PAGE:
In May 2021, UK gross domestic product grew for the fourth consecutive month, increasing by 0.8%. Pubs, restaurants and hotels jumped by almost 40% with cold weather acting as a boost for energy producers. Despite sustained growth, UK GDP is still 3.1% below pre-pandemic levels.
According to the latest data from the Office for National Statistics (ONS), the UK’s gross domestic product (GDP) – the total value of the goods and services produced – grew by 0.8% in May 2021. This is the fourth consecutive month that the economy has grown (see Figure 1).
Figure 1: UK Monthly GDP (January 2007 to May 2021), 2018 = 100
The data show that the service sector grew by 0.9%. Output in the production sector (where raw materials are extracted and made into tangible goods) also returned to growth (0.8%), following a 1% fall in April. The construction sector contracted for a second consecutive month (by 0.8%) but remains the only sector to have grown above its pre-pandemic level. In contrast, the manufacturing sector saw output fall by 0.1%, following microchip shortages which have disrupted car production.
The partial easing of lockdown measures in England and Wales on 17 May helped drive service sector growth. Pubs, restaurants and hotels reopening led to 37.1% growth in food services and accommodation, although this was slightly offset by a 5.7% fall in output for food shops, as people made the switch from cooking at home to eating out.
The weather also played a part in changing consumer behaviour, affecting industries differently. An unusually cold May drove up demand for electricity, gas and air conditioning, contributing to a 0.8% growth rate in the energy production sector, bouncing back from the 1% fall in April.
Lockdown also provided an opportunity for people and businesses to maintain and repair their properties. This fuelled a mini construction boom in February and March 2021, with output in this sector rising to above pre-pandemic levels. But this exceptional growth led to a shortage of supply for raw materials, increasing prices of building supplies such as timber and steel, causing the sector to contract in April and May, by 0.7% and 0.8% respectively. Despite this fall, construction remains the only sector where businesses are operating above February 2020 levels.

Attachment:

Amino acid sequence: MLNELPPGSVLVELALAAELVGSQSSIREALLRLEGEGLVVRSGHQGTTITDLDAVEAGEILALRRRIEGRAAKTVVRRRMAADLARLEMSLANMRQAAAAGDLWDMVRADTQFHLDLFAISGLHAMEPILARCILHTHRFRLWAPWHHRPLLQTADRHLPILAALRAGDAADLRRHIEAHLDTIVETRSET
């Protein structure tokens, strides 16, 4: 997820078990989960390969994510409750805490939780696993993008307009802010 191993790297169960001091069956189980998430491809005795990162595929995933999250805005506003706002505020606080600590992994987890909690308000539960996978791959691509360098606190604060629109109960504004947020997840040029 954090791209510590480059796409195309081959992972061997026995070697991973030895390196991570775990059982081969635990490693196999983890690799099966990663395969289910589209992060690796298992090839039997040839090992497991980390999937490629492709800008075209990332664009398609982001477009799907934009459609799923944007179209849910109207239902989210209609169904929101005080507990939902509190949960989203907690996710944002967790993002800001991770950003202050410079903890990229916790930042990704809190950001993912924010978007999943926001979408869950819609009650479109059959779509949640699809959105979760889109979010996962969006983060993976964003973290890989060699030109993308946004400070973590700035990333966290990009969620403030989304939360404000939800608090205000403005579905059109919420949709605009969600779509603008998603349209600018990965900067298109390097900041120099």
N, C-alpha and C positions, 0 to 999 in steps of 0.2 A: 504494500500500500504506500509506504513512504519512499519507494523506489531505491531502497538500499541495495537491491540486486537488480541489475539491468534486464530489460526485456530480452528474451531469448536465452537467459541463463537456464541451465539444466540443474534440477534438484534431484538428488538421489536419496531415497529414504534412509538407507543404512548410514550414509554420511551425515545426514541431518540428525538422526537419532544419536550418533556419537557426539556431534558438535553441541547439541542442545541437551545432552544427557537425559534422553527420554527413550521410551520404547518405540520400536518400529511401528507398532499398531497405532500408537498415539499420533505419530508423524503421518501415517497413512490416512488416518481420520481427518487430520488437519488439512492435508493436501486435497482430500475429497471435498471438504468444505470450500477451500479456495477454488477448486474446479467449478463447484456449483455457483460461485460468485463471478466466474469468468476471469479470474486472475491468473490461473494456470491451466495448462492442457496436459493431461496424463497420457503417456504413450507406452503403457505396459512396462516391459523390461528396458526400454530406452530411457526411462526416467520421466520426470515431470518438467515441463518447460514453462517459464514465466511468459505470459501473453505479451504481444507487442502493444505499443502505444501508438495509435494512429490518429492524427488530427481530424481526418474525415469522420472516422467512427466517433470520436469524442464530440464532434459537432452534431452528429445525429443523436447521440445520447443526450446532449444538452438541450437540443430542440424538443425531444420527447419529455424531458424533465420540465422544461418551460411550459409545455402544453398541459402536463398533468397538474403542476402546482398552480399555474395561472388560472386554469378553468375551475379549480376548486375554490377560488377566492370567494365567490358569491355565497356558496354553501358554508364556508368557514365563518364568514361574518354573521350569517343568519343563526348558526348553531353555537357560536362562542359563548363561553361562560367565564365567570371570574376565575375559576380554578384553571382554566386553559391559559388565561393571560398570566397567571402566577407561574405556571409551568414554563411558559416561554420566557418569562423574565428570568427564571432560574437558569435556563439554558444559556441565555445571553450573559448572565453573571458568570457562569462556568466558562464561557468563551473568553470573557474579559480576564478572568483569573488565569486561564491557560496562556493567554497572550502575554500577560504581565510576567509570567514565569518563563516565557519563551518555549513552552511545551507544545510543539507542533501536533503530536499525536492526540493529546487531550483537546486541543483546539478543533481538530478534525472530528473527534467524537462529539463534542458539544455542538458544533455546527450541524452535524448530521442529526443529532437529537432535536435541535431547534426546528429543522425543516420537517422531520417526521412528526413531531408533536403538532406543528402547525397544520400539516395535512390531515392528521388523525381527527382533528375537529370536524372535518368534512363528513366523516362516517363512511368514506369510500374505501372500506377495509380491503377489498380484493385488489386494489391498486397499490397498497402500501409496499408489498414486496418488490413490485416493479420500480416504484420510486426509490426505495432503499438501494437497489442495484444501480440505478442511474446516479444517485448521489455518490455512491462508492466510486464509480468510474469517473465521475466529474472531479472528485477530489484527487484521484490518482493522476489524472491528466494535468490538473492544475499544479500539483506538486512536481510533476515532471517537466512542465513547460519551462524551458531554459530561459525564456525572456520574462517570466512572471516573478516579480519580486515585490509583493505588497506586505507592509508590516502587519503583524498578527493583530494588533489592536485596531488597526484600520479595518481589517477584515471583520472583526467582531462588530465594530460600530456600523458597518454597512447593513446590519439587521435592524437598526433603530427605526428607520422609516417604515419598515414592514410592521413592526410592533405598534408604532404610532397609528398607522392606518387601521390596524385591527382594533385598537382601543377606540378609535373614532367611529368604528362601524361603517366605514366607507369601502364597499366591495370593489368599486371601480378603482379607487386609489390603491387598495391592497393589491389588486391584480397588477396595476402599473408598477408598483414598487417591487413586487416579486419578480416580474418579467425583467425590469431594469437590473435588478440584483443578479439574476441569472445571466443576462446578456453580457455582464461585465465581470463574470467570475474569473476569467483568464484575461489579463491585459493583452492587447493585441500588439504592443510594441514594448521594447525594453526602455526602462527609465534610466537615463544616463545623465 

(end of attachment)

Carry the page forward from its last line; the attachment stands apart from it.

Four months of consecutive GDP growth is promising, but how far is the UK economy from being ‘back to normal’? The third column of Table 1 shows the difference in output from February 2020 to May 2021. GDP is currently 3.1% below what it was before the crisis, but with this recent consistent growth, the UK economy should surpass pre-pandemic levels in around three to four months. Crucially, the impact of Covid-19 on output varies for each area of the economy. Any lasting sector-specific damage will become clearer as the economy continues to recover.
Table 1: Monthly growth and percentage change in output since the pre-pandemic level in February 2020
|Change in Output||March to April 2021||April to May 2021||February 2020 to May 2021|
Finally, it is useful to explore how the UK compares with other countries. In March, the OECD predicted that the UK economy would grow 7.2% this year, more than any other country in the G7 (6.9% growth is predicted in the United States, and 4.3% in the Eurozone). But this may be deceivingly optimistic: as of March 2021, the UK had the worst real GDP percentage change (-8.8%) of all the G7 countries compared with pre-pandemic levels.
It is uncertain whether the UK will meet the OECD’s predictions, but the current data are encouraging. The effects on GDP of a third wave of coronavirus cases, the postponement of the final stage of lockdown easing and the sustained impact of Brexit will be visible in the data to come, providing a sharper picture of the ‘beginning of the end’ of the crisis.
Where can I find out more?
- This data release from the ONS provides more detail on the latest trends in UK GDP.
- Previous releases are also available here.
Who are experts on this question?
- Nick Bloom, Stanford University
- Paul Mizen, The University of Nottingham
- Michael McMahon, Oxford University